5-29 | The violence and intimidation committed by security forces in Myanmar is creating a climate of fear and disrupting HIV patients' access to life-saving antiretroviral treatment.Ko Tin Maung Shwe is a high-risk patient who has both HIV and hepatitis C. He needs regular consultations to monitor his condition and medication to control the symptoms, but this has become increasingly difficult since the military seized control of the country on 1 February.
5-29 | Médecins Sans Frontières (MSF) calls on Myanmar’s de facto military government and other groups to take all steps to ensure people have safe and unhindered access to healthcare regardless of where they seek it. Equally, medical staff must be able to provide life-saving care without attacks, detention or intimidation.
3-8 | Our teams in Myanmar are working hard to sustain access to some of the most vulnerable people and to ensure the provision of medical care to those in need. From the onset of the crisis, Doctors Without Borders/Médecins Sans Frontières (MSF) has been preparing its emergency team so that we could act as soon as the need arose and when the medical demands on the ground overwhelmed the hospital’s capacity to respond.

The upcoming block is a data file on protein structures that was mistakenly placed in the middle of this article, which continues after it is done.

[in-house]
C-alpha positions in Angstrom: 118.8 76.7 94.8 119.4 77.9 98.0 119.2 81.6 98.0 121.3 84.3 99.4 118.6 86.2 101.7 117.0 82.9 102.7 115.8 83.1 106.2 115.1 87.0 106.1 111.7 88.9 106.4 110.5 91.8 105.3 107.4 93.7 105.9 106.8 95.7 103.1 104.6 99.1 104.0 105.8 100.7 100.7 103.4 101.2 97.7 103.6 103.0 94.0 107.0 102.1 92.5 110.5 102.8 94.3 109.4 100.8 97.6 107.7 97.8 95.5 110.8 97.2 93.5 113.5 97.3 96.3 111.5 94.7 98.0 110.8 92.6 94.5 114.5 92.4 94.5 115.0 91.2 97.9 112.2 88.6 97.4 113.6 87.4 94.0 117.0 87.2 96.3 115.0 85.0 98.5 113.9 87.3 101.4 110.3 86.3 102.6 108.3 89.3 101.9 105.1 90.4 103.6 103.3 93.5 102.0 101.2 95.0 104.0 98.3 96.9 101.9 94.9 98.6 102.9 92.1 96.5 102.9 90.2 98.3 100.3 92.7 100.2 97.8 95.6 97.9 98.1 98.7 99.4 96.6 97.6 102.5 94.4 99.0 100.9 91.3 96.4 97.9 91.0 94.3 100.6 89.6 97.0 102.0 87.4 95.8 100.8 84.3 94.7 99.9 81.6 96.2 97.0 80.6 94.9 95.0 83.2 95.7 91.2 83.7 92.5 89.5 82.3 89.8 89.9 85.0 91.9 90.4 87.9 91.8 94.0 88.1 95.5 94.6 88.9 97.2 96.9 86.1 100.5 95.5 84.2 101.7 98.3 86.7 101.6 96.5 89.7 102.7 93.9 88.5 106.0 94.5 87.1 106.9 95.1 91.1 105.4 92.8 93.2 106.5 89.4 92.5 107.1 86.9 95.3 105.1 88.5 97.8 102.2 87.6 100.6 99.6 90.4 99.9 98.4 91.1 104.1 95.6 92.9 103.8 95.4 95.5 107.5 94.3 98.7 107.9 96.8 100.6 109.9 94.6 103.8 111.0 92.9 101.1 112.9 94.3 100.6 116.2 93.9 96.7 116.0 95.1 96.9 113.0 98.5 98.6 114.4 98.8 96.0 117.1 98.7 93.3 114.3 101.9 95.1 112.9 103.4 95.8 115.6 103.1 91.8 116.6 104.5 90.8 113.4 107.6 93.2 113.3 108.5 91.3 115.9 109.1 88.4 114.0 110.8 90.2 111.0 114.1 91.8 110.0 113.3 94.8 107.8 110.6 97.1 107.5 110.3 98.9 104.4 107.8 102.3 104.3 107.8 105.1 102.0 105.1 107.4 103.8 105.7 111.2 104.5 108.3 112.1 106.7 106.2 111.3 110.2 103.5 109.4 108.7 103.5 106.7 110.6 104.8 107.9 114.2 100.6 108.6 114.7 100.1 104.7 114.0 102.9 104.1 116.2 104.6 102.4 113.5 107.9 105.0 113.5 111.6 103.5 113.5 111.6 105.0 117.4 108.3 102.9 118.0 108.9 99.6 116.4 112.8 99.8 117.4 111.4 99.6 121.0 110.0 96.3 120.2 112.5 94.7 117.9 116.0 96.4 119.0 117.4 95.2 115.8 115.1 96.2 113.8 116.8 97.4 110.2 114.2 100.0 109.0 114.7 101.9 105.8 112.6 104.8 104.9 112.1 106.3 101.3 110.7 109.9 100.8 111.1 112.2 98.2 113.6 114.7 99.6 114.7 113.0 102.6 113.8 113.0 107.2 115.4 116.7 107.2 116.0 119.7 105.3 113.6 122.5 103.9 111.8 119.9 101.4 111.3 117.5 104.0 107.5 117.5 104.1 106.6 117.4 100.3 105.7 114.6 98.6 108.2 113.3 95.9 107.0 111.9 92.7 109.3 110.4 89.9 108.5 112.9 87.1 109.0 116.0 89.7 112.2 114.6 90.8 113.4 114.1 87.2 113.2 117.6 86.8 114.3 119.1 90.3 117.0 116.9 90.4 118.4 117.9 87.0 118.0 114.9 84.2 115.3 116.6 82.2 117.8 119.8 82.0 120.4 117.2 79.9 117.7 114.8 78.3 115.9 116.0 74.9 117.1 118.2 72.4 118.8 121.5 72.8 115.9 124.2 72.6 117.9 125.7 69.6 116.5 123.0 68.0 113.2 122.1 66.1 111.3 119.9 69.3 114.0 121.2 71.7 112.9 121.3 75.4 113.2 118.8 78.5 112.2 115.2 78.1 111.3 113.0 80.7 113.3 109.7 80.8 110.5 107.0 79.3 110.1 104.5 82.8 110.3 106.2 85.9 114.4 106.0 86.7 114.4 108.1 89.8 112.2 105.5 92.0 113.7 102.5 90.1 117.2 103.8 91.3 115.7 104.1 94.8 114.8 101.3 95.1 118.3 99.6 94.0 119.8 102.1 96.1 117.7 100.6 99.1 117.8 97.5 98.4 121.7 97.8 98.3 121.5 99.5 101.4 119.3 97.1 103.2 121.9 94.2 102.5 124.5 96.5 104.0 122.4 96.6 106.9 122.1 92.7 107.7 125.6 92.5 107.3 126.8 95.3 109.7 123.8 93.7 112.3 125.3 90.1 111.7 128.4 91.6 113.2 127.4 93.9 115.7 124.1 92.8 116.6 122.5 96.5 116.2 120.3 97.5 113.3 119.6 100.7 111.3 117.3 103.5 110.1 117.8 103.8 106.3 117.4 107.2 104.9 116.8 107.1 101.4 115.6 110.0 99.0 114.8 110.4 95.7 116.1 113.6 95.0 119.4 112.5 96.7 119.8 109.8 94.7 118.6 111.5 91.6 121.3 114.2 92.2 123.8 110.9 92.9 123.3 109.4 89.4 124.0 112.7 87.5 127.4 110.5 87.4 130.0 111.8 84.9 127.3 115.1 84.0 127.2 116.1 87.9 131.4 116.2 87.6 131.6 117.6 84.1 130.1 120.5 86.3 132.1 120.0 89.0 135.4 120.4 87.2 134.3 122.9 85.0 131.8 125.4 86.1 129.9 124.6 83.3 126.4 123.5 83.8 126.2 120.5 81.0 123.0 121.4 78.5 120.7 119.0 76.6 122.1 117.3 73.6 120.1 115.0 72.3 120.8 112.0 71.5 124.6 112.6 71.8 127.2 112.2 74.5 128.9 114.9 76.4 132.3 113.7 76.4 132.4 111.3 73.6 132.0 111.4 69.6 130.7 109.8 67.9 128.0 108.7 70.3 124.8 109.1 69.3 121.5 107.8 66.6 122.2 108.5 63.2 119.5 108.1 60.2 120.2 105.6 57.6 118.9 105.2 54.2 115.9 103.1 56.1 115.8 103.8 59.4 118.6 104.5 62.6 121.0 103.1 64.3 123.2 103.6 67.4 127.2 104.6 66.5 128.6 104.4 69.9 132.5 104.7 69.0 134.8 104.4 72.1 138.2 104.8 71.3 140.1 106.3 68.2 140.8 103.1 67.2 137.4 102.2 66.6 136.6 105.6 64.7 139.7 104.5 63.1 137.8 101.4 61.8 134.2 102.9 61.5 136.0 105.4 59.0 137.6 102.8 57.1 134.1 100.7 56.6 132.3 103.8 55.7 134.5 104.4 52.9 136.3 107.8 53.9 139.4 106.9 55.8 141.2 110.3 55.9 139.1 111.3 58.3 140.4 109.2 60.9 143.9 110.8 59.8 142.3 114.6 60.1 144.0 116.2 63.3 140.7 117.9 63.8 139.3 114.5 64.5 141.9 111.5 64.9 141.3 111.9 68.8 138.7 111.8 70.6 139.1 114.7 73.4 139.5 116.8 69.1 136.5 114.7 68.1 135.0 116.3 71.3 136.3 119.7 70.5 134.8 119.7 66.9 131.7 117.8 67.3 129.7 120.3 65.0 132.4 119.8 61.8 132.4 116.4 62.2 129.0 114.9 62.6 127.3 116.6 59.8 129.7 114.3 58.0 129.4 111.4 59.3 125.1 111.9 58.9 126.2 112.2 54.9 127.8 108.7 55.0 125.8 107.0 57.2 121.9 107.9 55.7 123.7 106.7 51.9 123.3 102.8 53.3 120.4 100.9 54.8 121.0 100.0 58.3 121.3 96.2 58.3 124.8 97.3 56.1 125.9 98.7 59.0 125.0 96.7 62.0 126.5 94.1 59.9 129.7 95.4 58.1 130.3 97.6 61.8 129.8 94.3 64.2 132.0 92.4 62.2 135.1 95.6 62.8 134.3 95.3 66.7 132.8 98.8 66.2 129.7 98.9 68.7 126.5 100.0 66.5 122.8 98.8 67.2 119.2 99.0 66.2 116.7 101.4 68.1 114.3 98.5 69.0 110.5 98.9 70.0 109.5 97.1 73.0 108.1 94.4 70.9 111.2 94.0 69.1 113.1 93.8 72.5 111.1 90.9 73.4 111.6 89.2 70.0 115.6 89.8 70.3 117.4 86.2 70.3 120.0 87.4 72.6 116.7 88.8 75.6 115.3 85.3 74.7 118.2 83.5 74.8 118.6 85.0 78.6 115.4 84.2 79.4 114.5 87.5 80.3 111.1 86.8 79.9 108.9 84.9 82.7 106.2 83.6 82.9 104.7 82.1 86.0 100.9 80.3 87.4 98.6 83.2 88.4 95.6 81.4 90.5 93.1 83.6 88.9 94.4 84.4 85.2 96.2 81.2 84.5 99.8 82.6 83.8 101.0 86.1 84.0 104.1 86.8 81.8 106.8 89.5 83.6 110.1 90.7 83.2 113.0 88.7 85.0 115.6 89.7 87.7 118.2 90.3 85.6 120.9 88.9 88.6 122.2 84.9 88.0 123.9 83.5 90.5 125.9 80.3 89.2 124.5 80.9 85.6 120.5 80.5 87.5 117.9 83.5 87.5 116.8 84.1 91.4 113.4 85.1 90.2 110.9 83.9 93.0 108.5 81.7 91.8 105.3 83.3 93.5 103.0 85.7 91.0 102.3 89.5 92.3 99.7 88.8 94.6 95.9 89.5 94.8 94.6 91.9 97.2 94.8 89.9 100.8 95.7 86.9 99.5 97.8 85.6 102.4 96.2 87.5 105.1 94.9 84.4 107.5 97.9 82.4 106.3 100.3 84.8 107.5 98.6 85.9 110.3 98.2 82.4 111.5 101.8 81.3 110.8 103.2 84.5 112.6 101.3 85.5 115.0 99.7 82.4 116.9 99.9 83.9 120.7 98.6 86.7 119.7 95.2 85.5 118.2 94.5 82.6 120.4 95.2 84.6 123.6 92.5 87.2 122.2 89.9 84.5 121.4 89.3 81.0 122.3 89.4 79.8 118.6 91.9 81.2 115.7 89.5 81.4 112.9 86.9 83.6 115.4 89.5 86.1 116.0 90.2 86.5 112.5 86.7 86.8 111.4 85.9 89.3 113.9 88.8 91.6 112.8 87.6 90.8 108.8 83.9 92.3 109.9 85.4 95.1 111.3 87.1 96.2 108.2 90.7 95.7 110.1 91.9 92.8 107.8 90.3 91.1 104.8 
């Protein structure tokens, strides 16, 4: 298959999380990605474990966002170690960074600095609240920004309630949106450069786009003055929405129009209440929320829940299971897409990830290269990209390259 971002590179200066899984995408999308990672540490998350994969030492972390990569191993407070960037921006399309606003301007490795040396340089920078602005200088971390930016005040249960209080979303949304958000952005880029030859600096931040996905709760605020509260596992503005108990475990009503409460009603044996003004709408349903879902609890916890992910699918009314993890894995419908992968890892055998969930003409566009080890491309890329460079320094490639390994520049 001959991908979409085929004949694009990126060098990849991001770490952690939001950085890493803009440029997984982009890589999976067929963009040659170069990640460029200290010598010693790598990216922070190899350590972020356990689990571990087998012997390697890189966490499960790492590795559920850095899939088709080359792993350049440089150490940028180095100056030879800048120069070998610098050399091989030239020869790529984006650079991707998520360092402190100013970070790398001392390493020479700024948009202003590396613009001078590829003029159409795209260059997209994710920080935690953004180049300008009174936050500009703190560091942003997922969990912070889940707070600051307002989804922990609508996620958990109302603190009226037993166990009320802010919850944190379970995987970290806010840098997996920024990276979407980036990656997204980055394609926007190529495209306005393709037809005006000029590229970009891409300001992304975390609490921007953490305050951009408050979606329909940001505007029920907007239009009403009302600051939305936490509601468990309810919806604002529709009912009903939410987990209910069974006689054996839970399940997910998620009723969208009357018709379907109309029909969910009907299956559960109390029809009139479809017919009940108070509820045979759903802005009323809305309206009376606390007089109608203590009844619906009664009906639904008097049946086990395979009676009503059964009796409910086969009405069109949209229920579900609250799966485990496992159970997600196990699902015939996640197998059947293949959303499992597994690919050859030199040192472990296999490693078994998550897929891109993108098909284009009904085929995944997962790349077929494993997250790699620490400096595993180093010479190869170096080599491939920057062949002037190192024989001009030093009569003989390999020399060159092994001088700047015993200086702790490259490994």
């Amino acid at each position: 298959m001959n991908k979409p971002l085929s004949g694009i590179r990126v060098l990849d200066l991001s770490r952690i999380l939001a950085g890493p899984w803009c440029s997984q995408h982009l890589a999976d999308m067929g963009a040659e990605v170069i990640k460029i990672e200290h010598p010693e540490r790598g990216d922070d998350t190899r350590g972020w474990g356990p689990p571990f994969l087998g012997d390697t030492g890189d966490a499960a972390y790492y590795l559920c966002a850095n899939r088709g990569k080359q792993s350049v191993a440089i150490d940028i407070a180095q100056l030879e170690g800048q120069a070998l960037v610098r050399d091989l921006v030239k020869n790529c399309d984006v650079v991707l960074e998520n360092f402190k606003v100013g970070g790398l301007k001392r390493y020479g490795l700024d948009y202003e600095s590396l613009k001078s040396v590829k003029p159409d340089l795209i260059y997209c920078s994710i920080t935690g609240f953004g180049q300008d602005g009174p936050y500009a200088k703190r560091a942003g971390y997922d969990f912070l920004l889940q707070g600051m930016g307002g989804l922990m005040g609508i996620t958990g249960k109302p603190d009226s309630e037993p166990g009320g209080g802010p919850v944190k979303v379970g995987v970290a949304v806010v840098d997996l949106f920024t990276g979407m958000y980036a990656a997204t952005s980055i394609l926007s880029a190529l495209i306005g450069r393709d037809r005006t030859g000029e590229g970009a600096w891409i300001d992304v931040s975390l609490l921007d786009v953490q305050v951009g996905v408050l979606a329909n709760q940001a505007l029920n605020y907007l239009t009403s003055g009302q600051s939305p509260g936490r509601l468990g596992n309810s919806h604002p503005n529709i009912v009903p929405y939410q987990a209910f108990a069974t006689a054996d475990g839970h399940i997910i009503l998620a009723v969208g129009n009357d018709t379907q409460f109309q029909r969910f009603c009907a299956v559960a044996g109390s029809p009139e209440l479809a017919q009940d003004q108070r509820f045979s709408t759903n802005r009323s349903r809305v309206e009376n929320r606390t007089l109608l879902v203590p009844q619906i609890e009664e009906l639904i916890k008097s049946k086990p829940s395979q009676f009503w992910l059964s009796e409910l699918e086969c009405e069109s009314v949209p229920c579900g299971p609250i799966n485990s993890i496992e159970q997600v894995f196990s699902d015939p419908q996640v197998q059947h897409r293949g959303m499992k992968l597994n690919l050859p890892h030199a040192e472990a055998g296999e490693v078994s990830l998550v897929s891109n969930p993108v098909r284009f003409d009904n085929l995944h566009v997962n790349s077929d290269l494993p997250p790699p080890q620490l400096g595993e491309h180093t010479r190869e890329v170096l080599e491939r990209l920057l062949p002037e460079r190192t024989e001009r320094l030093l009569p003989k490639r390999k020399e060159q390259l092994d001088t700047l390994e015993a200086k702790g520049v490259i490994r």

2-17 | Statement by Benoit de Gryse, MSF Operational Manager for Myanmar“Independent medical humanitarian organisation Médecins Sans Frontières (MSF) is gravely concerned about the recent unlawful arrests and detainment of healthcare workers, and people from the wider general public, following the military coup in Myanmar on 1 February 2021.
8-25 | “Spending our lives in the camps is difficult; the area is small and there is no space for the children to play,” says Abu Siddik. He lives in one of the camps in the Cox’s Bazar district of south-eastern Bangladesh, where around 860,000 Rohingya refugees are crammed into just 26 square kilometres of land.